A few stray blurbs in critique of  "Social Returns to Productivity Growth", because they don't have a comments section...

The Author concludes that R&D may not be worth funding, in general, for being many times below the Give Well threshold of "10x cash transfers." There are a few problems with the toy model used, which change the result by more than an order of magnitude:

Estimate of the author: "R&D investment adds 1% to growth each year, from $2 Trillion spent."

This is likely far below reality, for two important reasons. First: as time goes-on, we use-up the most readily available sources of materials. Those latter reserves are more expensive and difficult, if we are using the pre-existing technology. Yet, prices of raw materials are not impacted as much, because of R&D that improved that processing. The Author uses Total Factor Productivity, which is strictly "Outputs per Input", and this does NOT account for inputs becoming successively more difficult to obtain, over time.

As an example: the oil wells tapped in the 40s and 50s were Saudi, hugely productive at any price, and readily available with the technology of the day. Now, we need to drill miles into the ocean floor, which was impossible without R&D. So, instead of asking "how much more output now, per input, compared to the past?" We must ask: "Using the PAST's technology, how much output per input WOULD we be generating, given TODAY's reserves?" That value is far lower - productivity will decay, without R&D to keep it treading water.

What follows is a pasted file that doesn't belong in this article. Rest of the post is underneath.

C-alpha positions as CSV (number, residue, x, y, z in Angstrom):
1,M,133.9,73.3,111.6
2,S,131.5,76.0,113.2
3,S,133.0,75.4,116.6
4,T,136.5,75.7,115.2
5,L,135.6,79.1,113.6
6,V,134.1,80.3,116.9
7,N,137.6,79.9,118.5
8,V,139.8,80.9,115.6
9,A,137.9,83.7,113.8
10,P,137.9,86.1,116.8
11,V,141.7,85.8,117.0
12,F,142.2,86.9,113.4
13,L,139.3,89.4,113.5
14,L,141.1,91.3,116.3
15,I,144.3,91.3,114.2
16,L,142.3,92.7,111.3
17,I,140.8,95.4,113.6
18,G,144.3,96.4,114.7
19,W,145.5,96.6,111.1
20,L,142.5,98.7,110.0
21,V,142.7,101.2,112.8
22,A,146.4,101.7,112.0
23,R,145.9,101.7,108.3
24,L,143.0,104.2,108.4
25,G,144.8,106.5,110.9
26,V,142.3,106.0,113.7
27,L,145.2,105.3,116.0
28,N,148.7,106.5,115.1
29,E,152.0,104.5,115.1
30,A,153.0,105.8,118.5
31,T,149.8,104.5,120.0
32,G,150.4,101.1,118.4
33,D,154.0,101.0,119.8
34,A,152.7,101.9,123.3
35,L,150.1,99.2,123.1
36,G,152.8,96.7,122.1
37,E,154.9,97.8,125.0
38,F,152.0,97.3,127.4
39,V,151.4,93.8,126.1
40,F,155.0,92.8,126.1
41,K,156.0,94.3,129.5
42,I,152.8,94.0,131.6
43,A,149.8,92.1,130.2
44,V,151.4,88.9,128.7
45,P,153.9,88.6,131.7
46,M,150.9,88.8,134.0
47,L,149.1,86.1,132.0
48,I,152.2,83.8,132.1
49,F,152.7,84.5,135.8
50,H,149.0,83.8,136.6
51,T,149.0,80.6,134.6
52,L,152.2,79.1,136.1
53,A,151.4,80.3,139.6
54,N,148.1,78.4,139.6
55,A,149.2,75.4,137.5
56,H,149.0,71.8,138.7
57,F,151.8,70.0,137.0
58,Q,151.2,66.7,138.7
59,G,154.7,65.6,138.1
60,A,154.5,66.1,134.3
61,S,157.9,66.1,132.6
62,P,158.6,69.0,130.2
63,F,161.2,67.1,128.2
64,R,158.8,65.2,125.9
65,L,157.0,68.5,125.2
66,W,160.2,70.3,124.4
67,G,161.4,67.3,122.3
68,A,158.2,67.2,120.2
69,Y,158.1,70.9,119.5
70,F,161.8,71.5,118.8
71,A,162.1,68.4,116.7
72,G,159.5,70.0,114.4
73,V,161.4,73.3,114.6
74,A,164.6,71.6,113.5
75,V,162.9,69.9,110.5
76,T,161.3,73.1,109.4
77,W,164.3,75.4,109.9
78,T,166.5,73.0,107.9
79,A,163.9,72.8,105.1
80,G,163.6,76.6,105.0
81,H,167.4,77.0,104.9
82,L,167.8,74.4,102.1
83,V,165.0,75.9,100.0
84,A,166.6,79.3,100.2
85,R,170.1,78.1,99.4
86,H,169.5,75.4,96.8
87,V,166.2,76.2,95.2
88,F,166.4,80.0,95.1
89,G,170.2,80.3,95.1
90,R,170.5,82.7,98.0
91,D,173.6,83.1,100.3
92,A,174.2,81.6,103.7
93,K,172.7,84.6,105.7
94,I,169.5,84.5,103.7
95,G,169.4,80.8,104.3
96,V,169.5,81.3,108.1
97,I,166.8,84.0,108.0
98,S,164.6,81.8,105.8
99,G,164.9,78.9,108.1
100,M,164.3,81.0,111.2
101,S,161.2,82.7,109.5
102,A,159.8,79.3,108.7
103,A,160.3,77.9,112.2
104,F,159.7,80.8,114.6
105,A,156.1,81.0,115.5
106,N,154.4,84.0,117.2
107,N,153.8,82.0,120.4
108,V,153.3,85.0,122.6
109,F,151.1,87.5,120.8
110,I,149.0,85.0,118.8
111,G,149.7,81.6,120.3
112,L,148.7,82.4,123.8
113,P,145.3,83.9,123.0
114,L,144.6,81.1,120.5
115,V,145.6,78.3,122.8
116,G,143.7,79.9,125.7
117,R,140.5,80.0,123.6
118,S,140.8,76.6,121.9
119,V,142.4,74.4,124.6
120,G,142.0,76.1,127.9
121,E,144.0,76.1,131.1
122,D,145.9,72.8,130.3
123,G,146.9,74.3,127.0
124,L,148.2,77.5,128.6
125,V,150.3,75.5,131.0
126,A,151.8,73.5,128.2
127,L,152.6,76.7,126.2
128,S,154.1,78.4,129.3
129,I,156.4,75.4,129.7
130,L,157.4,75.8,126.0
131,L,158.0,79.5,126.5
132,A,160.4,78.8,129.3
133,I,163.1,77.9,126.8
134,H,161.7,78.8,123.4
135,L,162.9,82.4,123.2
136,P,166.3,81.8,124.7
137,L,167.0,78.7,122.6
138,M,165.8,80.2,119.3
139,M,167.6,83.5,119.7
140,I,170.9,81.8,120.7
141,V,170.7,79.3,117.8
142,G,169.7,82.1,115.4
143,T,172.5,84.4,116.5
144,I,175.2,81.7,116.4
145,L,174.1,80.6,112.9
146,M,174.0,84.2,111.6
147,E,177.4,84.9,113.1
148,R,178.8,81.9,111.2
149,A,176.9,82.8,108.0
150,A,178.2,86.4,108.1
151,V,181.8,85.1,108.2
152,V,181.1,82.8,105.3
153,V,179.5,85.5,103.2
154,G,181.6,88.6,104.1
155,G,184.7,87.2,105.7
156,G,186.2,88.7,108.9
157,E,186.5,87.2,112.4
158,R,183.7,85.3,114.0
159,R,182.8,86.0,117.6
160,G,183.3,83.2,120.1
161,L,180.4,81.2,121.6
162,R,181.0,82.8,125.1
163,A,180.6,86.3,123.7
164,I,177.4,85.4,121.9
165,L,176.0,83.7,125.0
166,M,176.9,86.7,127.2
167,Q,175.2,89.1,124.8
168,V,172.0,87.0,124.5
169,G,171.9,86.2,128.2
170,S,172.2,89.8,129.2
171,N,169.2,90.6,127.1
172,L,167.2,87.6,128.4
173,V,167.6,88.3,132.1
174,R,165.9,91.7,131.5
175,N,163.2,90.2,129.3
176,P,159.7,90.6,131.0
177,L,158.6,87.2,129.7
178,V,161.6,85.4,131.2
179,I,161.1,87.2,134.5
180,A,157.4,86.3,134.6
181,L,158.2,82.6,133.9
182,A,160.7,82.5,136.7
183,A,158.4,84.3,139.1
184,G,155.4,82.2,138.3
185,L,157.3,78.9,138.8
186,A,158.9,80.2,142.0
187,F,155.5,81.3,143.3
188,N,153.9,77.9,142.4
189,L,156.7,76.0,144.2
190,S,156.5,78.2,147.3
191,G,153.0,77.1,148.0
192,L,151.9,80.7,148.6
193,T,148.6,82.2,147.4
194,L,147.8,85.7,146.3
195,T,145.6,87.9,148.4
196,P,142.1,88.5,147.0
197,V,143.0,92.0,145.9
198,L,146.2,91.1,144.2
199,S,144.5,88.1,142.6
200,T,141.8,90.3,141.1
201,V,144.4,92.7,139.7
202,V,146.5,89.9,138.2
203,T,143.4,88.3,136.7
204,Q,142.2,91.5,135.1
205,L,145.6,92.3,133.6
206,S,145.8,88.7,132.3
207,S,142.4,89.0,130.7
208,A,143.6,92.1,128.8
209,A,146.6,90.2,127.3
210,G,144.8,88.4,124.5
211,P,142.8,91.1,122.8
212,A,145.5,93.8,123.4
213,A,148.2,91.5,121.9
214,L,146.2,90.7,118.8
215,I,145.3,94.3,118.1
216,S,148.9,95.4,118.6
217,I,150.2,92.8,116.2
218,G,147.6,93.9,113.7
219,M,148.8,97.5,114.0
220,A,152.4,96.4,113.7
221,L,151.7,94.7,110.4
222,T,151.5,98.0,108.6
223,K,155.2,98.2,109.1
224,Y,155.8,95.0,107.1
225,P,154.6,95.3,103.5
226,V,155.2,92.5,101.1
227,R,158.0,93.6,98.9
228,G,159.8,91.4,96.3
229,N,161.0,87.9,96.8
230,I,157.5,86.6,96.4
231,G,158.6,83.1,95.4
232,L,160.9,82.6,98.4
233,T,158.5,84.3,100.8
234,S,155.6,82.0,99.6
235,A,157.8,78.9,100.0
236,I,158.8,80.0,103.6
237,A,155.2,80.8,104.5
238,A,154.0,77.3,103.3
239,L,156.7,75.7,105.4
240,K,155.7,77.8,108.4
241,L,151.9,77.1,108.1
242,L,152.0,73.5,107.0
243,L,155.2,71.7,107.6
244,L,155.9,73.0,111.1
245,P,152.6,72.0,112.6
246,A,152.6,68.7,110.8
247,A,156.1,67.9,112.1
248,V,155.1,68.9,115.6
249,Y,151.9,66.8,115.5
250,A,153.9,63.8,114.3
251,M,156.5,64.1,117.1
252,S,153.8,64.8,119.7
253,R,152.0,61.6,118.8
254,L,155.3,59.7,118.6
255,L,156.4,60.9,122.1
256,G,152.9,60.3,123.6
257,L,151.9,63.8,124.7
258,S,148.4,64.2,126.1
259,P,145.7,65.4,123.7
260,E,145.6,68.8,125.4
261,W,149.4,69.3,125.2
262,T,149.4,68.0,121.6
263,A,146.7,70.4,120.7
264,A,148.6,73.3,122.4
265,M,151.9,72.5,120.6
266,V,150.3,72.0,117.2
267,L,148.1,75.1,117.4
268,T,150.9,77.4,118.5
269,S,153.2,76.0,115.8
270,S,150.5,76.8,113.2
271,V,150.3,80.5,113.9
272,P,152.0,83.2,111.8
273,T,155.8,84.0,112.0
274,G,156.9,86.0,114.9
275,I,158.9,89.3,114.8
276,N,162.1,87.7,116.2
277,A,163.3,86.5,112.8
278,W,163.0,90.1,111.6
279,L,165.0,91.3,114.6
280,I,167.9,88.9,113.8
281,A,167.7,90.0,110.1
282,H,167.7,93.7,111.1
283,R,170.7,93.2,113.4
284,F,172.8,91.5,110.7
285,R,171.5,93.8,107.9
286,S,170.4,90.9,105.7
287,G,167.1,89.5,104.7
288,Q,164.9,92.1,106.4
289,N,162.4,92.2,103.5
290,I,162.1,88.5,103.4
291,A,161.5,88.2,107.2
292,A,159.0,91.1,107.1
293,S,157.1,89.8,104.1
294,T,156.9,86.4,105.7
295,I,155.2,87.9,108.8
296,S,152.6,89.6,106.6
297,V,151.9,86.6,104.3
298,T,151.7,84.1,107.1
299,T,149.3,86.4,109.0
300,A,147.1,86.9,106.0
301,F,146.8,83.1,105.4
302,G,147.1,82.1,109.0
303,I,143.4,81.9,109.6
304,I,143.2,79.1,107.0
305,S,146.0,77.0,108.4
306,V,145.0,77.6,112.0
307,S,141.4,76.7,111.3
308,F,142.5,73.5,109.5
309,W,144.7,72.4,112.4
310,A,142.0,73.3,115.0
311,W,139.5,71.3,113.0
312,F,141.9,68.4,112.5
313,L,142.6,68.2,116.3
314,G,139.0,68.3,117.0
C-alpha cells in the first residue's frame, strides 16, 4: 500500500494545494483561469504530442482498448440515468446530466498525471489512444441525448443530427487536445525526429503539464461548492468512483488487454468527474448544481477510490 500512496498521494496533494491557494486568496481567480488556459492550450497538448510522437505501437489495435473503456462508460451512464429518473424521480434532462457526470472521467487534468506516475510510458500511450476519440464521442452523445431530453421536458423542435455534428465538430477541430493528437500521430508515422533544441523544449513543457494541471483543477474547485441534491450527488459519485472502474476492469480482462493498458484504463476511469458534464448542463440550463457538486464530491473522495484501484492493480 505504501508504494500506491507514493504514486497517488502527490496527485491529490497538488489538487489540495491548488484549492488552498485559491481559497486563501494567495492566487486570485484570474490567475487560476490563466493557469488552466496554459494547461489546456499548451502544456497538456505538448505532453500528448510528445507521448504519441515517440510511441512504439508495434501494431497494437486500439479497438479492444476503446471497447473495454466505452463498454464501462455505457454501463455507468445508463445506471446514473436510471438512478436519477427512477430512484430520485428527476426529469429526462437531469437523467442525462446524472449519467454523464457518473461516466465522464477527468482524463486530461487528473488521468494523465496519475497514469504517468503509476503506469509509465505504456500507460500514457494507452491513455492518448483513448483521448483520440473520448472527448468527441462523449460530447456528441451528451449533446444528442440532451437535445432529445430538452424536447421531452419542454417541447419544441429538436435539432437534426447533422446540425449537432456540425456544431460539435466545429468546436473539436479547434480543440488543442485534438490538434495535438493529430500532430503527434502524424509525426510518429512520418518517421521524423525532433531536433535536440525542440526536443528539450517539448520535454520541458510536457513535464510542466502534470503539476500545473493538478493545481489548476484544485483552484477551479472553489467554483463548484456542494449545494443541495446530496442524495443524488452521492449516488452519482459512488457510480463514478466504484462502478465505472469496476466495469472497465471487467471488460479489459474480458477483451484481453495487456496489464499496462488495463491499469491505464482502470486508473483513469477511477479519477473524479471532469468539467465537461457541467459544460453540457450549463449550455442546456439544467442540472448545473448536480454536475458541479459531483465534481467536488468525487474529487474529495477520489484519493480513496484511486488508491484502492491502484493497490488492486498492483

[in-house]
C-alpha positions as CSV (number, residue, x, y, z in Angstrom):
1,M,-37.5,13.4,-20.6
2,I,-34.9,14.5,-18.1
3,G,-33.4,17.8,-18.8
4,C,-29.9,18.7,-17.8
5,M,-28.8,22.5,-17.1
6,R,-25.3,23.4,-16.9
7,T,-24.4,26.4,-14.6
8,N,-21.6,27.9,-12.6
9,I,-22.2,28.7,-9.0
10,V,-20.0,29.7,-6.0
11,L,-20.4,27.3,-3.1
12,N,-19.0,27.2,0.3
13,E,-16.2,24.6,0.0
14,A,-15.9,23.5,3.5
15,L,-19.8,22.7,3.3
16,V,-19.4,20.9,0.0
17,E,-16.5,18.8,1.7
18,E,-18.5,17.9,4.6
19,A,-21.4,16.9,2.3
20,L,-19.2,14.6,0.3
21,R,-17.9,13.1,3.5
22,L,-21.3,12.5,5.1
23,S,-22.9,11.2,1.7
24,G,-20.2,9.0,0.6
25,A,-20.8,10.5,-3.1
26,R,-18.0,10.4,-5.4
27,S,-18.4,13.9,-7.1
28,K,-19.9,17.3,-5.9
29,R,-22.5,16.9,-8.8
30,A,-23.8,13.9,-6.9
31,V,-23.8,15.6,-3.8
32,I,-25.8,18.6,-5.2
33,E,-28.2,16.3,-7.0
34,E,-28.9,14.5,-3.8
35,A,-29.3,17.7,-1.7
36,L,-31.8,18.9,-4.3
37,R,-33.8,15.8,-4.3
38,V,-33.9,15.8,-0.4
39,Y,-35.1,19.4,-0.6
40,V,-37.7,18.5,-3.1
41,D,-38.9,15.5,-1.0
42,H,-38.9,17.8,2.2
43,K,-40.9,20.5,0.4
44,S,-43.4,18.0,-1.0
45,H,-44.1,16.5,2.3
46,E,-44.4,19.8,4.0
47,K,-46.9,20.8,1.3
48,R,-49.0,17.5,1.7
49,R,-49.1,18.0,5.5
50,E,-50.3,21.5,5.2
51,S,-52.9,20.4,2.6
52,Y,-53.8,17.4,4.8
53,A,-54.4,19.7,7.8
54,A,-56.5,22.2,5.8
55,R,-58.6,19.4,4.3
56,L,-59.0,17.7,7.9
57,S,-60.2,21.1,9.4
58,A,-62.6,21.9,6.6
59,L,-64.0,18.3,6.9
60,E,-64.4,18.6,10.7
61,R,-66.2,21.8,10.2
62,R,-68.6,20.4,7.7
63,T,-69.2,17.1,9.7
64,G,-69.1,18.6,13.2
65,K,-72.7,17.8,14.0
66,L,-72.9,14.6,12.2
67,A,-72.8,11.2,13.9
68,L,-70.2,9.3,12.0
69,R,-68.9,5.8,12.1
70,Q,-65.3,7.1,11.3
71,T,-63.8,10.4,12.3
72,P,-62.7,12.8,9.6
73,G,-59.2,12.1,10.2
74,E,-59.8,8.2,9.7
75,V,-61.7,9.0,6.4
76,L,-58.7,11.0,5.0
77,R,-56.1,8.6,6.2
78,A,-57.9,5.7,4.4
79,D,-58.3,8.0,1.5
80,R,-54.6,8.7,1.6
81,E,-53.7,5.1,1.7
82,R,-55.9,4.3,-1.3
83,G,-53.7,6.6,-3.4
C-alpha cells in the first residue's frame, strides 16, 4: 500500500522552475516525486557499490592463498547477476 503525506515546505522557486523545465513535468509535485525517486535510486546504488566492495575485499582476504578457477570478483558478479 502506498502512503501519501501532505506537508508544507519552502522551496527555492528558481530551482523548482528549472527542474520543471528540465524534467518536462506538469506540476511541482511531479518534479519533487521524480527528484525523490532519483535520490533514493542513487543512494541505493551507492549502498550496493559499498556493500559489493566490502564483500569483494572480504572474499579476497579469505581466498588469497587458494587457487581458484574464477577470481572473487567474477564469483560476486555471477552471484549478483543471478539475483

What would be a fair estimate of this Input-Inflation? Consider that 2% implies a 35-year doubling: "If we wanted to extract this modern, hard-to-get-oil using tech from 35 years ago, it would be twice as capital-intensive per barrel of oil as we are doing now, with modern tech." That 2%, added to the Author's 1%, triples the estimated return. Let's address the other half of productivity, too:

Second, the Author gave a nod to the idea that "Spending $60K/yr on 1990's products at 1990's prices is not as good as $60K today, so the income growth from $40K/person in 1990 to $60K today is underestimating the value of R&D." R&D often reduces the price of high quality, to the extent that a homeless person has access to the internet on their phone that is many times faster than the best dial-up modem from the 90s. Granted, making tech 10x cheaper does NOT make the user 10x more productive... yet, leaving it out entirely, as the Author does, is an enormous oversight for one particular reason: the Threshold of Viability.

As a technology deflates, providing more and more value at lower cost, then it becomes possible to create new businesses - even new business MODELs, built upon these prices. When the Author credits R&D with only 40% of growth, they are leaving-out the entrepreneurship and process-innovations that only became POSSIBLE with lower priced tech. I doubt we'd have so many new, valuable companies, if we never made the internet so cheap and ubiquitous. AI is possible with cheap GPUs, right? TFP doesn't measure any of that. In essence "all the other TFP growth came from R&D in the past that created the viable opportunity." So, that's another 2 to 2.5x multiple.